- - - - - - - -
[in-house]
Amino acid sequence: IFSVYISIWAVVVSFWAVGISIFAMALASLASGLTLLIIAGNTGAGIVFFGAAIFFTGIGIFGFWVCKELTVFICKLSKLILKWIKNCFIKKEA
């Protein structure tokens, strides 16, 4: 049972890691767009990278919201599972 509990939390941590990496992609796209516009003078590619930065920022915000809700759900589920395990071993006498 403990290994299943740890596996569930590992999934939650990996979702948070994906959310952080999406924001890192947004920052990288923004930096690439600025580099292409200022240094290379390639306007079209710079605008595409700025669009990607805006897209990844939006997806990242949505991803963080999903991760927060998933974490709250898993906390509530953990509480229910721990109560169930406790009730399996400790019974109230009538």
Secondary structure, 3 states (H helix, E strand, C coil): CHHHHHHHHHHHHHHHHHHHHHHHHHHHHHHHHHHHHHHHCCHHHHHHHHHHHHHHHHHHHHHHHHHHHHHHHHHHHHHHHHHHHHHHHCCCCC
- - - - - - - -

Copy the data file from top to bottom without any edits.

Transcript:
[in-house]
Amino acid sequence: IFSVYISIWAVVVSFWAVGISIFAMALASLASGLTLLIIAGNTGAGIVFFGAAIFFTGIGIFGFWVCKELTVFICKLSKLILKWIKNCFIKKEA
């Protein structure tokens, strides 16, 4: 049972890691767009990278919201599972 509990939390941590990496992609796209516009003078590619930065920022915000809700759900589920395990071993006498 403990290994299943740890596996569930590992999934939650990996979702948070994906959310952080999406924001890192947004920052990288923004930096690439600025580099292409200022240094290379390639306007079209710079605008595409700025669009990607805006897209990844939006997806990242949505991803963080999903991760927060998933974490709250898993906390509530953990509480229910721990109560169930406790009730399996400790019974109230009538």
Secondary structure, 3 states (H helix, E strand, C coil): CHHHHHHHHHHHHHHHHHHHHHHHHHHHHHHHHHHHHHHHCCHHHHHHHHHHHHHHHHHHHHHHHHHHHHHHHHHHHHHHHHHHHHHHHCCCCC